In the world of digital production, it has become easy for musicians to record in their bedrooms without the hassle and expense of an analog-based music studio. A massive benefit of digital guitar recording is the ability to play or record guitar at a low volume. This, of course, requires the use of a Digital Amp Modeler. The problem is that some musicians prefer, or at least would like the option to use a live guitar amp in their recordings, but can’t use them at a reasonable bedroom volume.

So today, we’re going to talk about how you can easily solve this problem. Let’s learn about re-amping.

Why Re-amp?

The most popular reason to re-amp, and the reason I learned to do it is so that you can take a dry guitar signal, and add an amp sound after it’s already been recorded.

There are many benefits of doing this, such as:

  • You are able to initially record your guitars at low volumes.
  • You are able to edit your guitars before sending them through your amp.
  • You get to surgically tweak your perfect amp tone after the guitar has already been recorded.

How Re-amp Boxes Work

A ‘Re-Amp Box’, such as the Radial X-Amp, takes a balanced line-level signal (generally from a mixer or interface), and makes it into an unbalanced instrument level signal. The purpose of this is so the outputted signal is the correct level for a guitar amp.

You do not want to send a signal to your amp that is anything but instrument level. I cannot stress that enough. Re-amping without a proper re-amp box can damage your amp.

How to Do it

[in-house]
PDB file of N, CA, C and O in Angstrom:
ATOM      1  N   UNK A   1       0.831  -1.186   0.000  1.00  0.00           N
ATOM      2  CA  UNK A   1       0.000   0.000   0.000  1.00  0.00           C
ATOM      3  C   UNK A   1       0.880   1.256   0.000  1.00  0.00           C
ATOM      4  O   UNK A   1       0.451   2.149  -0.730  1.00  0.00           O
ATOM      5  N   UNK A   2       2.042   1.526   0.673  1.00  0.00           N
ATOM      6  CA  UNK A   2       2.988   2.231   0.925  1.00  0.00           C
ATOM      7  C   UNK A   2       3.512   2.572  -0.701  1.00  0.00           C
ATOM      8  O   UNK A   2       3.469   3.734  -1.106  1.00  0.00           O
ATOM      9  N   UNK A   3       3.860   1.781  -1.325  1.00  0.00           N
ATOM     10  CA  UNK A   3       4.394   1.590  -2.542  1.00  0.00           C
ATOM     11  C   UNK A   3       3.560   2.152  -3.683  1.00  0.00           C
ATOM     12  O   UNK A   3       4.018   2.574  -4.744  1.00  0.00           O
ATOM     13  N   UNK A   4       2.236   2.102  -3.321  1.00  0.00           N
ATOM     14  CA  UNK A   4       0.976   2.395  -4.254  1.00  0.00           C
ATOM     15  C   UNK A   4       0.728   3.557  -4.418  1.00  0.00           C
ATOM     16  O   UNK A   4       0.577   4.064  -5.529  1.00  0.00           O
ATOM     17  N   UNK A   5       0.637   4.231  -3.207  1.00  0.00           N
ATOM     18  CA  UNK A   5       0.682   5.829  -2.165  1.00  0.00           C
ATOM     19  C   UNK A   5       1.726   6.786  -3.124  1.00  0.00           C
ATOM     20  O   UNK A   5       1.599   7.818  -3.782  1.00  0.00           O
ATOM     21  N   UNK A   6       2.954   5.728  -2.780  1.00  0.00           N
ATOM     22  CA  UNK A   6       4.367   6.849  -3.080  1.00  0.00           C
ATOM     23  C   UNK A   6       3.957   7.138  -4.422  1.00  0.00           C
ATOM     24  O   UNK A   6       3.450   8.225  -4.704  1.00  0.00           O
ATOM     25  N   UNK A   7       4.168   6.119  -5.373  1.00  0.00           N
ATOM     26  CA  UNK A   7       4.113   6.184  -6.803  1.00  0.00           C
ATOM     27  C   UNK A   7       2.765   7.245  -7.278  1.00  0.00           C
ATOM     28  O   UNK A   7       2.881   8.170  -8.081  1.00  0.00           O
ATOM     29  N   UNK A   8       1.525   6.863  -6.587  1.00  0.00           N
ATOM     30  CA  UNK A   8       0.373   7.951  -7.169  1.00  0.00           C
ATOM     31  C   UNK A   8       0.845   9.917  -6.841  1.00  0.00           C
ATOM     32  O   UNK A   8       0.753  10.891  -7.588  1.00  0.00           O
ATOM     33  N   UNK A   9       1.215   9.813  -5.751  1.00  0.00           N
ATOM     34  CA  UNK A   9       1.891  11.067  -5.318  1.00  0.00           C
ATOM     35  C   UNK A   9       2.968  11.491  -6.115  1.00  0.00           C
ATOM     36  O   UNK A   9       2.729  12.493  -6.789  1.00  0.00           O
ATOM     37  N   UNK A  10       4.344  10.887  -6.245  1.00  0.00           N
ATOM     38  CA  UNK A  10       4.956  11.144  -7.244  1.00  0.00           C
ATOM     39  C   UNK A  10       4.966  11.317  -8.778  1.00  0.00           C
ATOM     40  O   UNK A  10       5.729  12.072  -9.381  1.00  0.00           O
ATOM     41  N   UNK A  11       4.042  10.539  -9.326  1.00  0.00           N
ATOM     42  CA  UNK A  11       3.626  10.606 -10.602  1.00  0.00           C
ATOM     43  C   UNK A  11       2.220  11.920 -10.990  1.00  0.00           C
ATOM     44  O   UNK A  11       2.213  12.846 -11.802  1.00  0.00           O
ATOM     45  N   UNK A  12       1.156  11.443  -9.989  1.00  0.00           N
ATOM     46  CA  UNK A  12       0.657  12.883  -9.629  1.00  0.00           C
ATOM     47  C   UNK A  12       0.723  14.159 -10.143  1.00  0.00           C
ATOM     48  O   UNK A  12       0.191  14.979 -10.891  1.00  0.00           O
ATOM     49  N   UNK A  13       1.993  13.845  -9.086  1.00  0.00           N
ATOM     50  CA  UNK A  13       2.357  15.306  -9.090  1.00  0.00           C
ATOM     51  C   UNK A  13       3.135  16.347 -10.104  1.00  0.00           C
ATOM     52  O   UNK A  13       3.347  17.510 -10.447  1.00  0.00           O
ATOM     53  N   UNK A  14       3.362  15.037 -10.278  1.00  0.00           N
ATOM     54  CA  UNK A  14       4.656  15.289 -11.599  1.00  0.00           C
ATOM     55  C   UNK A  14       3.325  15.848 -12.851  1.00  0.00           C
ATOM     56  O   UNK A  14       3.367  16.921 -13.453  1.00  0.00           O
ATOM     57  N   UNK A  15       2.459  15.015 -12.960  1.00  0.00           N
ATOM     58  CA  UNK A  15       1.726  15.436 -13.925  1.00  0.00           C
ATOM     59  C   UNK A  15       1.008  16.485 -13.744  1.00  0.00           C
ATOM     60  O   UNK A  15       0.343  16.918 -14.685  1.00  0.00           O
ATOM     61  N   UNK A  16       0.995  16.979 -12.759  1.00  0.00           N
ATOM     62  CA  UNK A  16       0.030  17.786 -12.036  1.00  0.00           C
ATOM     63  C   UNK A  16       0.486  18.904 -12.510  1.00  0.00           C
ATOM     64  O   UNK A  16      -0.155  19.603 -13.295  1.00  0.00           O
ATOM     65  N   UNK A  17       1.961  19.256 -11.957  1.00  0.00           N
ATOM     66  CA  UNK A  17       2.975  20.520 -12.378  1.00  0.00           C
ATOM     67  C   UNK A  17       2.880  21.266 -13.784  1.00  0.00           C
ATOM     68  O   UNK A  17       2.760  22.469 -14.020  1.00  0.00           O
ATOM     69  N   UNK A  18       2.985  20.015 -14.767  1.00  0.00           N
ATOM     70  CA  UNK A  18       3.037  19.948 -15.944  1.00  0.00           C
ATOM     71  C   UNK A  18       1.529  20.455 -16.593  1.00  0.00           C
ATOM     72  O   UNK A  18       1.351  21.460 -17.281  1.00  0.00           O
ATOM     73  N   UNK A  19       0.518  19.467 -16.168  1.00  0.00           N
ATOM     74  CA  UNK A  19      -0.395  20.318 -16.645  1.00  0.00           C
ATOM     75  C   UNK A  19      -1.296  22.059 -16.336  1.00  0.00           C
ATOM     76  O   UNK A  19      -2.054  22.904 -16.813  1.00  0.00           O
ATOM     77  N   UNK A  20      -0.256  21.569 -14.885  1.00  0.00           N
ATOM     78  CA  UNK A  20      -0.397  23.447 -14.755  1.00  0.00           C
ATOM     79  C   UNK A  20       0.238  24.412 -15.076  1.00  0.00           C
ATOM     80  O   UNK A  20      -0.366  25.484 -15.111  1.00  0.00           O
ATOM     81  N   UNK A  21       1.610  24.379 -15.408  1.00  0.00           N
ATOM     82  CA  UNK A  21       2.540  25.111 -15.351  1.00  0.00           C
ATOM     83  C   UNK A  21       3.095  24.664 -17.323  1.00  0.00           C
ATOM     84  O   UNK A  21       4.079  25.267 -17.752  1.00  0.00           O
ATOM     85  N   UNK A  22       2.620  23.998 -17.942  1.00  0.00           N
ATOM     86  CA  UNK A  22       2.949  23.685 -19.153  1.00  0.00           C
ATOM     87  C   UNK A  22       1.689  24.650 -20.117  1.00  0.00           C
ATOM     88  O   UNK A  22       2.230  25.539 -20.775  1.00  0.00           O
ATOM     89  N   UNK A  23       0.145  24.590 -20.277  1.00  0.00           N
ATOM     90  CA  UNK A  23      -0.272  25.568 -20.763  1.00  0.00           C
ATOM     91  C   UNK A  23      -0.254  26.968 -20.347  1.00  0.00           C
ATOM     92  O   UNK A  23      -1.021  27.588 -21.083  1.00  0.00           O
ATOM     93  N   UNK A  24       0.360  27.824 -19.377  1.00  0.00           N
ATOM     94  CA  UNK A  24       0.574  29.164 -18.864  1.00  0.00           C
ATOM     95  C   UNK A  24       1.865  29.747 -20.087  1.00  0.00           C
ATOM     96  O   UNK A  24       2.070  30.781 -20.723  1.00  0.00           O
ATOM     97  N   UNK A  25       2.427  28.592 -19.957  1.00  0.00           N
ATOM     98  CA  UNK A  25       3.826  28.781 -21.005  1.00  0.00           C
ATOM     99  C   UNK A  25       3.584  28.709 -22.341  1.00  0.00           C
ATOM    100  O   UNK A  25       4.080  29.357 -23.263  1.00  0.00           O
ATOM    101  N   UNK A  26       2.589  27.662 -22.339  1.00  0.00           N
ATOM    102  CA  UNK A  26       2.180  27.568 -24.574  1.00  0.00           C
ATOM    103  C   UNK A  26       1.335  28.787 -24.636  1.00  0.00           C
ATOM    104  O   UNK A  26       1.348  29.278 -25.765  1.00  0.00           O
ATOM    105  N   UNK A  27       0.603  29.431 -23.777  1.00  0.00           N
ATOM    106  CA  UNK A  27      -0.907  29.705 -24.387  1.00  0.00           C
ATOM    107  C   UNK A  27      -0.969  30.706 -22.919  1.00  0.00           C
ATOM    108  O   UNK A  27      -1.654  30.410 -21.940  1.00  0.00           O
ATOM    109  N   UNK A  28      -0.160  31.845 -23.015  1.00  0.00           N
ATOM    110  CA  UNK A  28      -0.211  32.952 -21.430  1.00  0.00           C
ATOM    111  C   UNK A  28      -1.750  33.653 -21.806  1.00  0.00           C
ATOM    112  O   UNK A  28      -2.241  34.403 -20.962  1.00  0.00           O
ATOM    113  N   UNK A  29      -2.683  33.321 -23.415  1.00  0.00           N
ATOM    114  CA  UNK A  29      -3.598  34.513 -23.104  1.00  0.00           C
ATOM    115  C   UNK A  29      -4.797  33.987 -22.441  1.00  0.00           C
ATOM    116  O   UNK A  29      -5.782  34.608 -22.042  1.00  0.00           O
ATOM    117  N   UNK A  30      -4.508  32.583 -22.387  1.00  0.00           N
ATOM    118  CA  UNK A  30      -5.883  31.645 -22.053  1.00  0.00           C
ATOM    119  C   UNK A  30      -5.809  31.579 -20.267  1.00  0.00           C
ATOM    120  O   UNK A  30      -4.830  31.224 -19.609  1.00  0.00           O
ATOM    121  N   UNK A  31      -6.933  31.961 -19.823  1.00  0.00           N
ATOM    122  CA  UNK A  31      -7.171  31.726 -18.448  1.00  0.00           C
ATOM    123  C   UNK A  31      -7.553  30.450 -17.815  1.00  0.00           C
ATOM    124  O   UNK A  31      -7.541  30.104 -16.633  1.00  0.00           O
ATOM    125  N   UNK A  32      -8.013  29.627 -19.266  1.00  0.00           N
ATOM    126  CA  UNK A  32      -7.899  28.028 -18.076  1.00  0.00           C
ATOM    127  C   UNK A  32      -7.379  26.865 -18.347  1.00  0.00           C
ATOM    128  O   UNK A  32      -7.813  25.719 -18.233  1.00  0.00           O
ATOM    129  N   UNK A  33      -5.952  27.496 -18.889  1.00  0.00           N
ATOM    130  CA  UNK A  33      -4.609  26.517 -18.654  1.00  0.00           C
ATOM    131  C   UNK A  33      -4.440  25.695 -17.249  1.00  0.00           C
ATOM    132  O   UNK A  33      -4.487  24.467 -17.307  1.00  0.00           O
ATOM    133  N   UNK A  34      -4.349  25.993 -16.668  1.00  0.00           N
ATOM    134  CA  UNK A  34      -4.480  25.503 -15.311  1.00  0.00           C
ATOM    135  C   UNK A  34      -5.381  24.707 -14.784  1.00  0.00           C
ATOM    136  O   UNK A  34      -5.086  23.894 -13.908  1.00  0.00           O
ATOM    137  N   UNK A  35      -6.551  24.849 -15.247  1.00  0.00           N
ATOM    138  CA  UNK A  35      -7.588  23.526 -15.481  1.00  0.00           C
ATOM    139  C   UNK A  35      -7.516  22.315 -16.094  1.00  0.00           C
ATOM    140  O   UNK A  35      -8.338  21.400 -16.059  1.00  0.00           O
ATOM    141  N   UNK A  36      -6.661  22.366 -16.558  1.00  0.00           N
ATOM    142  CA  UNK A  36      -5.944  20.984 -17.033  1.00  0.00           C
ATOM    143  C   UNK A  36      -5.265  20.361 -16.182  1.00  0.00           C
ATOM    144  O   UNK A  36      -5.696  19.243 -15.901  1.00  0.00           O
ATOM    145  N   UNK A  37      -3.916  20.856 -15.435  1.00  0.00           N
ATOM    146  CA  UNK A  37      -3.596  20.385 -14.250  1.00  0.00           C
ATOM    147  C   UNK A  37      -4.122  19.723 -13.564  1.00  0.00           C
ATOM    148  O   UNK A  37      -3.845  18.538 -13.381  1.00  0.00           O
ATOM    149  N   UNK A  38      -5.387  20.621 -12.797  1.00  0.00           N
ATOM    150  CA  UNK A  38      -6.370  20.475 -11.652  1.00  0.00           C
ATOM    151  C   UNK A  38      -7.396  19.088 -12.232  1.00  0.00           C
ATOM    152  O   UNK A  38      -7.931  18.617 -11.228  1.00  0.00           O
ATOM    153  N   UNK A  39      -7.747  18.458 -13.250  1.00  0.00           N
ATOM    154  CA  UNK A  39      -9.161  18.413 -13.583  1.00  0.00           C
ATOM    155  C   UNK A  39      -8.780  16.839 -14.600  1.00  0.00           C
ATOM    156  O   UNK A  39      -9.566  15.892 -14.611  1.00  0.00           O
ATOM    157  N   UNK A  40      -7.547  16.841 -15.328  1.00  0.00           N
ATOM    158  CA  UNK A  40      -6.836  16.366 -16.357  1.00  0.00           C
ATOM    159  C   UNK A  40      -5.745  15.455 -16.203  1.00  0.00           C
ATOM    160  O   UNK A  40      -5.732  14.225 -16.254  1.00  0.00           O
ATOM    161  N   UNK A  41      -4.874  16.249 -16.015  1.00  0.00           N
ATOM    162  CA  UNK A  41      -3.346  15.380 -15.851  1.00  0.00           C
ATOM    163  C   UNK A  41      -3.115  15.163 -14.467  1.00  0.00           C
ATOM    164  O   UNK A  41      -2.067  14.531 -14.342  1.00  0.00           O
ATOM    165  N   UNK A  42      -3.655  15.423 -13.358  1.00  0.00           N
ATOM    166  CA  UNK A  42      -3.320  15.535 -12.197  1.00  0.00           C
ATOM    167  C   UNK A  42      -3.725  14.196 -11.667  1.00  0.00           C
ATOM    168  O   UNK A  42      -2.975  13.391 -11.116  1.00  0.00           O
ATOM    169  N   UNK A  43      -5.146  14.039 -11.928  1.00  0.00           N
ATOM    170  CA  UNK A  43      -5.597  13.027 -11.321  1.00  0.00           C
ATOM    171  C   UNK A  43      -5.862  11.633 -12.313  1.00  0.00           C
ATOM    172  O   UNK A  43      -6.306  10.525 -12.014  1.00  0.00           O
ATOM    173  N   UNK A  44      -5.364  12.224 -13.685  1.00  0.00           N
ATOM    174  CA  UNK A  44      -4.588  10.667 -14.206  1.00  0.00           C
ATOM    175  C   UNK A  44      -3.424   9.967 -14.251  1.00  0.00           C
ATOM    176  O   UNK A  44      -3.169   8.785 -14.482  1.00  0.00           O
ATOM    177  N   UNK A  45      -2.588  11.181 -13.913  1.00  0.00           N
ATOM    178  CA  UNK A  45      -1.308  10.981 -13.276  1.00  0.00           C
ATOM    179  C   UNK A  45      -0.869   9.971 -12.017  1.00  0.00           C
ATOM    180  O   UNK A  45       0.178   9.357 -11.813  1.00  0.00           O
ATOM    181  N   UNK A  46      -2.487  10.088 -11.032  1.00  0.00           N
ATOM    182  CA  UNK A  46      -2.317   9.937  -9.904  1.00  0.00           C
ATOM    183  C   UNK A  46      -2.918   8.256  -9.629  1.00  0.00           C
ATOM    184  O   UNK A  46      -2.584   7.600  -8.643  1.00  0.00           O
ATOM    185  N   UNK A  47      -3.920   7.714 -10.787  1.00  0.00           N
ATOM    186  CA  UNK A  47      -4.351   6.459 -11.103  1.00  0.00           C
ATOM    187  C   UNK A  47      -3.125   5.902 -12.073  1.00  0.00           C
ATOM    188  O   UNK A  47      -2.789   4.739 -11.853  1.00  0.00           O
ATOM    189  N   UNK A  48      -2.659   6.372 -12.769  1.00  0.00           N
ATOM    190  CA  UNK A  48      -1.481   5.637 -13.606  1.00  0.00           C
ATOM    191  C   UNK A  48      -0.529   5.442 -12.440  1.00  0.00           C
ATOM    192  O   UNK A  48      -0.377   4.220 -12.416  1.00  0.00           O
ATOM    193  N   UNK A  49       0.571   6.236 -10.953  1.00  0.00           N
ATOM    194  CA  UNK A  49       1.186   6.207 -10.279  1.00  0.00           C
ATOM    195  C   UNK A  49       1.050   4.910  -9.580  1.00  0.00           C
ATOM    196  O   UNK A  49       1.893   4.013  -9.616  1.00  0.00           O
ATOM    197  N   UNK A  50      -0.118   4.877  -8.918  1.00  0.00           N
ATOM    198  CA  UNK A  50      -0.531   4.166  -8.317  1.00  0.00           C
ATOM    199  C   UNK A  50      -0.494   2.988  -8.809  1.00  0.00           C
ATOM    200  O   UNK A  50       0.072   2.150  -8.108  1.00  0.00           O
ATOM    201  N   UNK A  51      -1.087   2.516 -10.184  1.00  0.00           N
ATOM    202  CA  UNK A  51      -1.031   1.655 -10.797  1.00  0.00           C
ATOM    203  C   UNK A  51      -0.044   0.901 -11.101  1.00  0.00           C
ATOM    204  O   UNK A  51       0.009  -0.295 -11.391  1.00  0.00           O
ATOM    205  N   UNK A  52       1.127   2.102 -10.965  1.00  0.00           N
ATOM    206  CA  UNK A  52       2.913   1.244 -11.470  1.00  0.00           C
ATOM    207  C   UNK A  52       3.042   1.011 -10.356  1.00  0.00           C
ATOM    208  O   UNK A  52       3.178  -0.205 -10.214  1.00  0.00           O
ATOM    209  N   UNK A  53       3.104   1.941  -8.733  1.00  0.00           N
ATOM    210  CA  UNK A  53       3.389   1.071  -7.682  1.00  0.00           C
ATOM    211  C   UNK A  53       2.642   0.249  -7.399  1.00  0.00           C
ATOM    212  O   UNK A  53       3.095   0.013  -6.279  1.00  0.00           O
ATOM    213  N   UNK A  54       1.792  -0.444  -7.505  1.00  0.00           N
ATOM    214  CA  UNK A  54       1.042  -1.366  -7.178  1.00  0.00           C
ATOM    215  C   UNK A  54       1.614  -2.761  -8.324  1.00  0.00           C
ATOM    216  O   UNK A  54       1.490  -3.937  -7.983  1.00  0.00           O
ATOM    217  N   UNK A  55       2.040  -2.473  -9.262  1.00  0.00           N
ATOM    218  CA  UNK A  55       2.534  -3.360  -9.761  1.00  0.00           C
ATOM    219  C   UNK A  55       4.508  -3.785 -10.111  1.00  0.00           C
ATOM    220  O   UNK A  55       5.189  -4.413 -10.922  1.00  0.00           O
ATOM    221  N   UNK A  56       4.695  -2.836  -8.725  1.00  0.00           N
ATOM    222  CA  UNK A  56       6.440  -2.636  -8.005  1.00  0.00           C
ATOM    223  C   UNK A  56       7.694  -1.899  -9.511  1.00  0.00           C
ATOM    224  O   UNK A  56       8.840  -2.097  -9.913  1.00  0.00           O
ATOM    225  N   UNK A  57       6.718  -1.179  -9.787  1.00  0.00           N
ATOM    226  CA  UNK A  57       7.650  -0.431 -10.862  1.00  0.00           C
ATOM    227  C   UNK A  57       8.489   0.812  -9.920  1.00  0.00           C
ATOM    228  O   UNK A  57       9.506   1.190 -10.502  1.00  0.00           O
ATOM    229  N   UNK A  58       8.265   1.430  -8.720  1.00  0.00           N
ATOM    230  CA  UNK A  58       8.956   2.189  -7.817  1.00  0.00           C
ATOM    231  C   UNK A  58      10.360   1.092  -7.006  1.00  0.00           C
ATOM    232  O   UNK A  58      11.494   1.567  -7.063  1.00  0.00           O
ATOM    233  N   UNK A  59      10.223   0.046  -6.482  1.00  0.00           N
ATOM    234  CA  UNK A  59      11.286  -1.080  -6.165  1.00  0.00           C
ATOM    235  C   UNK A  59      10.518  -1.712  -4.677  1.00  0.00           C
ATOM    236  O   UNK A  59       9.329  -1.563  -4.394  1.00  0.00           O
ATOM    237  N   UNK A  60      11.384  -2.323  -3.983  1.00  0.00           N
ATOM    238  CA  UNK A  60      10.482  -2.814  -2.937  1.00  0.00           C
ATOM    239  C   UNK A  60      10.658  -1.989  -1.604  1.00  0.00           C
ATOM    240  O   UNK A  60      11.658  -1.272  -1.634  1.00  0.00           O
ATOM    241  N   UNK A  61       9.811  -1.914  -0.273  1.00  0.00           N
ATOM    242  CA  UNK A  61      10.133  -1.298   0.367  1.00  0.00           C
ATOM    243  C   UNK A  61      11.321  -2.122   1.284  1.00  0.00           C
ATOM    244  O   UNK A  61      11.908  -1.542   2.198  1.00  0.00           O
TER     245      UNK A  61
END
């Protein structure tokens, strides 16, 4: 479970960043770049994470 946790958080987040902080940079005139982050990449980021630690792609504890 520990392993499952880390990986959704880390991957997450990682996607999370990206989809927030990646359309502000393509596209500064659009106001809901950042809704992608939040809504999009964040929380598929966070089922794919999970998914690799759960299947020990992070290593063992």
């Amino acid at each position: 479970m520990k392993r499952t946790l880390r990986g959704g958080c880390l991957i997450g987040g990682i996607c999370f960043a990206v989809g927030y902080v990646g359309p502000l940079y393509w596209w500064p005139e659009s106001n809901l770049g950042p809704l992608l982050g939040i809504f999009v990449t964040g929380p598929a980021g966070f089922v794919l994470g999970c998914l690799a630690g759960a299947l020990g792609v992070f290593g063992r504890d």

First, you will need to make sure you have all of the correct cables you’ll need for your re-amp box. Most boxes will require a balanced 1/4″ cable. Some of them will have the option for balanced XLR as well.

The setup for re-amping is fairly simple.

Interface Output>Re-Amp Input>Re-Amp Output>Pedals/Amp

Here’s a sweet diagram that I made especially for you:

Re-amp Infographic

On the software side, you don’t really have to do much. Just make sure the guitar signal being sent from the DAW to the interface is completely dry for the best results.

As far as the micing of the amp cabinet goes, that will be the same process it’s always been! Be sure to check out our guide on 5 Tips for Micing a Guitar Cabinet!

The last thing you get to do once everything is in place is set up your guitar tone so that it’s as good as possible for recording. I’d recommend checking out our 7 Steps for Dialing in a Heavy Guitar Tone!

We hope you enjoyed this article! If you did, make sure to check out more, because we upload new reviews, technical articles, lessons, and more daily!

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This article was written by Zac Buras, our editor located in Louisiana


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